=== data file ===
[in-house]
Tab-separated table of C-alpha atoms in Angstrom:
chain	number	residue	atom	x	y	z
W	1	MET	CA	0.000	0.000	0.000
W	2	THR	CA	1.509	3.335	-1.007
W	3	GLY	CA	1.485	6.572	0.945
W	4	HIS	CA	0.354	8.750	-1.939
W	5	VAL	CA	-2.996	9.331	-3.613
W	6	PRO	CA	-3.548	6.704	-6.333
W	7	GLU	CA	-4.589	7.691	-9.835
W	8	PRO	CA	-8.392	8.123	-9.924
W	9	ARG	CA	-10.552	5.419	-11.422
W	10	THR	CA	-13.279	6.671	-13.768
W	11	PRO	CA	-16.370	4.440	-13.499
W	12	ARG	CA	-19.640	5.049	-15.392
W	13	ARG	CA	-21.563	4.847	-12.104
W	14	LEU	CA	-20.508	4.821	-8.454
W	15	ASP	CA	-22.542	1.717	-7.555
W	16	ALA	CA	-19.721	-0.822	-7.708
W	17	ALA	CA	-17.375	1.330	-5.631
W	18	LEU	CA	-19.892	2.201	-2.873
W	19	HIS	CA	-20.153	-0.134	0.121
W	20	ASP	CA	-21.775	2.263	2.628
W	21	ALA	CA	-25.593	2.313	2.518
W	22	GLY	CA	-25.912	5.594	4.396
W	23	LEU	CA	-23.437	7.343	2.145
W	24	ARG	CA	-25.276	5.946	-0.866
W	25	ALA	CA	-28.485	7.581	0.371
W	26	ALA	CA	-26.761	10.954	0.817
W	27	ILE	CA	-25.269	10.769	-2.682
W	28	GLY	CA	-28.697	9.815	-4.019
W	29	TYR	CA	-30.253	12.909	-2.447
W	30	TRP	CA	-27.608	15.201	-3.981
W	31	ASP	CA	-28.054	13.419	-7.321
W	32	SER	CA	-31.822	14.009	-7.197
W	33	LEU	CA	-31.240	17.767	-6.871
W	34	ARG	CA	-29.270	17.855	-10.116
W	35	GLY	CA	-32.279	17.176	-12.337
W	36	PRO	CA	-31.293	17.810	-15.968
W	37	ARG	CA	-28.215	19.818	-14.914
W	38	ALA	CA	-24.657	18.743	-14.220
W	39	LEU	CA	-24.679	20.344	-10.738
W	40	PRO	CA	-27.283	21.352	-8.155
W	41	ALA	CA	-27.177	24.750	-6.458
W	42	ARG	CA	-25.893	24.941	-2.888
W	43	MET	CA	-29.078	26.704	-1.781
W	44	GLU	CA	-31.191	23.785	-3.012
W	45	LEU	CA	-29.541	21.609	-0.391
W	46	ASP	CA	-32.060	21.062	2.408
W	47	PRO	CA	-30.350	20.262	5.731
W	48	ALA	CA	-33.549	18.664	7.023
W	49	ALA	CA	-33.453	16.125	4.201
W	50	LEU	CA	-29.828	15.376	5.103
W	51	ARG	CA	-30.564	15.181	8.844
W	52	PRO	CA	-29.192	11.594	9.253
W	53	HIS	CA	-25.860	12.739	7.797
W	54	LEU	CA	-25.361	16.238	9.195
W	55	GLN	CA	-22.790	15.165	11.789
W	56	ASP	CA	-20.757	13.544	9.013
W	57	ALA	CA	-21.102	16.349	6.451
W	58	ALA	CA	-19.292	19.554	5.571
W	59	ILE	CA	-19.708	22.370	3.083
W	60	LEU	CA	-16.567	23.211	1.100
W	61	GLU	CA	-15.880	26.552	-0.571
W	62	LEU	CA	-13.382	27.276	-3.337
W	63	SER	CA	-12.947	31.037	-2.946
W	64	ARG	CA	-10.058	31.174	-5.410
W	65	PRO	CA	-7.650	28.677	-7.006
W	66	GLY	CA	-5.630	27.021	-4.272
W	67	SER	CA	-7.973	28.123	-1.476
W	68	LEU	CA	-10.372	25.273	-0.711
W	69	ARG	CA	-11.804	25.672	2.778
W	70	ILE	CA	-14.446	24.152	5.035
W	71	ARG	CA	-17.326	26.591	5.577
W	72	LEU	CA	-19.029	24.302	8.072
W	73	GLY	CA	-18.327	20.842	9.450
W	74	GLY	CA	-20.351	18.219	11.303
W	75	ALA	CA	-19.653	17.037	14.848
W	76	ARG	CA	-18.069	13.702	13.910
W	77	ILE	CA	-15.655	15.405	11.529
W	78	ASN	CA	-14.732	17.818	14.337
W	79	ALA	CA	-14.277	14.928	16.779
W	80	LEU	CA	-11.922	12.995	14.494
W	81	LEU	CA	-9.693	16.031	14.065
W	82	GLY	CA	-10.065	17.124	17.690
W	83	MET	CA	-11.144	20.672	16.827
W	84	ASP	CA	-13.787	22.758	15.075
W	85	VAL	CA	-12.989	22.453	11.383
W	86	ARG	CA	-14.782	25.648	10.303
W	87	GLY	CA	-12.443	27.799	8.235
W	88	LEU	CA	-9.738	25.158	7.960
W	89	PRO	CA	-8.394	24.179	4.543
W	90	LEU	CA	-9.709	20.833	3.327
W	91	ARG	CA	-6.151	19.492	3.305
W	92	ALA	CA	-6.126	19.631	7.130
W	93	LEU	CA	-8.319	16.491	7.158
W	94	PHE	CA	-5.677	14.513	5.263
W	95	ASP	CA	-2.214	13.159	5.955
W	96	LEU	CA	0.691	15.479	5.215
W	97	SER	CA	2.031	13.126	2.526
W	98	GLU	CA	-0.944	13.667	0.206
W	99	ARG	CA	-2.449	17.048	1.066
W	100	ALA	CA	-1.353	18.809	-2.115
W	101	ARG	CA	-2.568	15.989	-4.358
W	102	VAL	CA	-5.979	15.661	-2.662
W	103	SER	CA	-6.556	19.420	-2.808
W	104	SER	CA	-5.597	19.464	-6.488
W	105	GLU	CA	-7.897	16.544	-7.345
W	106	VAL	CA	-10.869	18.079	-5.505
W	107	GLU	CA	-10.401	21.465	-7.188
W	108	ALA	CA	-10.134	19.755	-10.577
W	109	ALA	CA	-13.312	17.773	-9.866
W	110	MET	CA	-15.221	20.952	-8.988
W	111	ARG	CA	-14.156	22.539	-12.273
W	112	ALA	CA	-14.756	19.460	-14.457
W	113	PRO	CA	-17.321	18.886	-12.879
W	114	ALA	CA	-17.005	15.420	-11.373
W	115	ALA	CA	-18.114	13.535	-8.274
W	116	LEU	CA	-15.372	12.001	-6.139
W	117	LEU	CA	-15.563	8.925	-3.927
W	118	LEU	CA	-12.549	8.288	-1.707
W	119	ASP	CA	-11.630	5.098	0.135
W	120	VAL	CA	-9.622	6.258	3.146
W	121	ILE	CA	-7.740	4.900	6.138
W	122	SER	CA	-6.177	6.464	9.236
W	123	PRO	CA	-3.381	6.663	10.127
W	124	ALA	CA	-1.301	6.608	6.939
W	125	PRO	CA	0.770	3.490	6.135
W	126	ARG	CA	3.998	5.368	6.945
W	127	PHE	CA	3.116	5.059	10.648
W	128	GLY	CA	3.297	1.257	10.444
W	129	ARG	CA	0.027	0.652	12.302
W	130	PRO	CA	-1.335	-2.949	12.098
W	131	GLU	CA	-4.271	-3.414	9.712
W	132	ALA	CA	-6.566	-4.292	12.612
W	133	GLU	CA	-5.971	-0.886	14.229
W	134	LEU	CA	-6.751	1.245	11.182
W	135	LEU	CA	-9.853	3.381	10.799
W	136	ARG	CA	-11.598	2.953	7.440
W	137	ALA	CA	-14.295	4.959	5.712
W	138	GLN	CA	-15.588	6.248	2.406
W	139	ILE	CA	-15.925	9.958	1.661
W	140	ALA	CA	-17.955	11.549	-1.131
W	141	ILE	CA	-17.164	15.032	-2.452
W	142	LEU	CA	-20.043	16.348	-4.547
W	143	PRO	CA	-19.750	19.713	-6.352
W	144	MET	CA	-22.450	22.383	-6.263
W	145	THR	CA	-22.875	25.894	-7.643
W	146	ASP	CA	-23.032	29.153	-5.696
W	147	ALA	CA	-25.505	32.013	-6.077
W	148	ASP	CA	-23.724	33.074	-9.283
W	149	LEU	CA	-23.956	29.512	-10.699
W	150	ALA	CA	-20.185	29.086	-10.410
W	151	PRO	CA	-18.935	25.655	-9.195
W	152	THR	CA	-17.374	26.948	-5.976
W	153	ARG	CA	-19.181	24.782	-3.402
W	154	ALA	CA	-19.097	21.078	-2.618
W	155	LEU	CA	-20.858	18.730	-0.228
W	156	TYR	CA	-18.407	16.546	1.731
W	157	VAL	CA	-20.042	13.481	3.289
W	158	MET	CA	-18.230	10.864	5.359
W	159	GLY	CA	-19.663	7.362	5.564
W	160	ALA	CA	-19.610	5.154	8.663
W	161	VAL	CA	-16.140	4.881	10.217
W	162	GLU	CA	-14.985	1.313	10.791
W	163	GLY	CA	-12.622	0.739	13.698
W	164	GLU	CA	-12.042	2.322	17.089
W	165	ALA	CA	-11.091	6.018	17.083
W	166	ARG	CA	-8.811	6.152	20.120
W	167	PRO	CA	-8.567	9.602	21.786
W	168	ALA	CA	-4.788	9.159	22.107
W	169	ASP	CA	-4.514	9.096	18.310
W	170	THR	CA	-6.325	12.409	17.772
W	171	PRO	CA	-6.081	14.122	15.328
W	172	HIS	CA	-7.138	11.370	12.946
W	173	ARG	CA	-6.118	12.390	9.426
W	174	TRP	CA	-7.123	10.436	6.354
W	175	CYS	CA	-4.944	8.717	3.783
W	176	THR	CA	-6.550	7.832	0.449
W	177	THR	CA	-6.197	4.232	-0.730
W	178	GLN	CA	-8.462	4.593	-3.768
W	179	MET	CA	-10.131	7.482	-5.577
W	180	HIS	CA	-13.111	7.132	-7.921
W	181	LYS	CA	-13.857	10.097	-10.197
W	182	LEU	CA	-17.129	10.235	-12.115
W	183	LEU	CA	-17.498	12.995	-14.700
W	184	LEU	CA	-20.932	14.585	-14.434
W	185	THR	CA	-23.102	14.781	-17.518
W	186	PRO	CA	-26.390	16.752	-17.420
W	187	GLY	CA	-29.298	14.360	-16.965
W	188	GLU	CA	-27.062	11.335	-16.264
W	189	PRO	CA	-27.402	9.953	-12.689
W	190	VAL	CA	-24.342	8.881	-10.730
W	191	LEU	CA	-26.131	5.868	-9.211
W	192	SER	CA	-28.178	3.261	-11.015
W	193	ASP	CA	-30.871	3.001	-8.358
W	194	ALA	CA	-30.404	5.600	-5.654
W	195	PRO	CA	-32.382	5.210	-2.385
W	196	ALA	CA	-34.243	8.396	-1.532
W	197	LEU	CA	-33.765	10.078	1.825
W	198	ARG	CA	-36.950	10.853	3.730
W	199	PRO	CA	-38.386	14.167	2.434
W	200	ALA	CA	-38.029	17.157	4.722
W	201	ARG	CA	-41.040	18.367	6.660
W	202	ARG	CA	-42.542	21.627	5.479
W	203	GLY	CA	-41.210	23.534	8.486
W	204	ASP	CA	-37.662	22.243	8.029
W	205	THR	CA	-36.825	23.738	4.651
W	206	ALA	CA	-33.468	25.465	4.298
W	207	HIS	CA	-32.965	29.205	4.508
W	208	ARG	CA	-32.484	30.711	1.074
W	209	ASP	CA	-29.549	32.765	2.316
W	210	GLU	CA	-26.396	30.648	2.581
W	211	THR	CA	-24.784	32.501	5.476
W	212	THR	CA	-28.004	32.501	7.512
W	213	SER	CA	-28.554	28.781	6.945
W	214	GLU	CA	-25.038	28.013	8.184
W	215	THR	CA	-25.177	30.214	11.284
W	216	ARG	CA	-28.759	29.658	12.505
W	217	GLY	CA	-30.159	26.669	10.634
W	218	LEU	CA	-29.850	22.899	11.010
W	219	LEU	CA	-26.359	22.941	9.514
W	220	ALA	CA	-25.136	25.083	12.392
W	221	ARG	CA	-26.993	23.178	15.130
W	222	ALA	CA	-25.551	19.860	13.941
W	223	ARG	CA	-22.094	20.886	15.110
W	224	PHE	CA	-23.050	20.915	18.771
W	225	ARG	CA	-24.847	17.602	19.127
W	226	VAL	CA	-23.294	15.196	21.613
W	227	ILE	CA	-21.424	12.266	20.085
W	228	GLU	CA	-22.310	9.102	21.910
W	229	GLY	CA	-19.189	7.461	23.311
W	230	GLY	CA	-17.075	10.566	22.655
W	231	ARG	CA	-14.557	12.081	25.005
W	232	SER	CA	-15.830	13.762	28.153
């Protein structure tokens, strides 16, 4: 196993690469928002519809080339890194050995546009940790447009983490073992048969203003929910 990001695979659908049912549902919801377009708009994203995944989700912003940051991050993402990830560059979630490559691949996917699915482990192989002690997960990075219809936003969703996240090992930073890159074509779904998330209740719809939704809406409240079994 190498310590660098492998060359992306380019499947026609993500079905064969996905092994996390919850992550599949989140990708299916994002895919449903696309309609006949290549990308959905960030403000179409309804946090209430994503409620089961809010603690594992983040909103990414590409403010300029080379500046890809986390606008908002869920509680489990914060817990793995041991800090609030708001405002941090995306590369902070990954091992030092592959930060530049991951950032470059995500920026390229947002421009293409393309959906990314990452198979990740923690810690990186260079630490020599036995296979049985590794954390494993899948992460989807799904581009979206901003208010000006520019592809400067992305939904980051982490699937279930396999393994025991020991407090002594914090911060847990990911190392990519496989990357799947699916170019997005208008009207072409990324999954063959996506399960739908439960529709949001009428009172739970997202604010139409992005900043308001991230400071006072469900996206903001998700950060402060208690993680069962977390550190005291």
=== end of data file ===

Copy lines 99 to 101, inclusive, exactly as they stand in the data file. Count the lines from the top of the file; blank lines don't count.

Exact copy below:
W	96	LEU	CA	0.691	15.479	5.215
W	97	SER	CA	2.031	13.126	2.526
W	98	GLU	CA	-0.944	13.667	0.206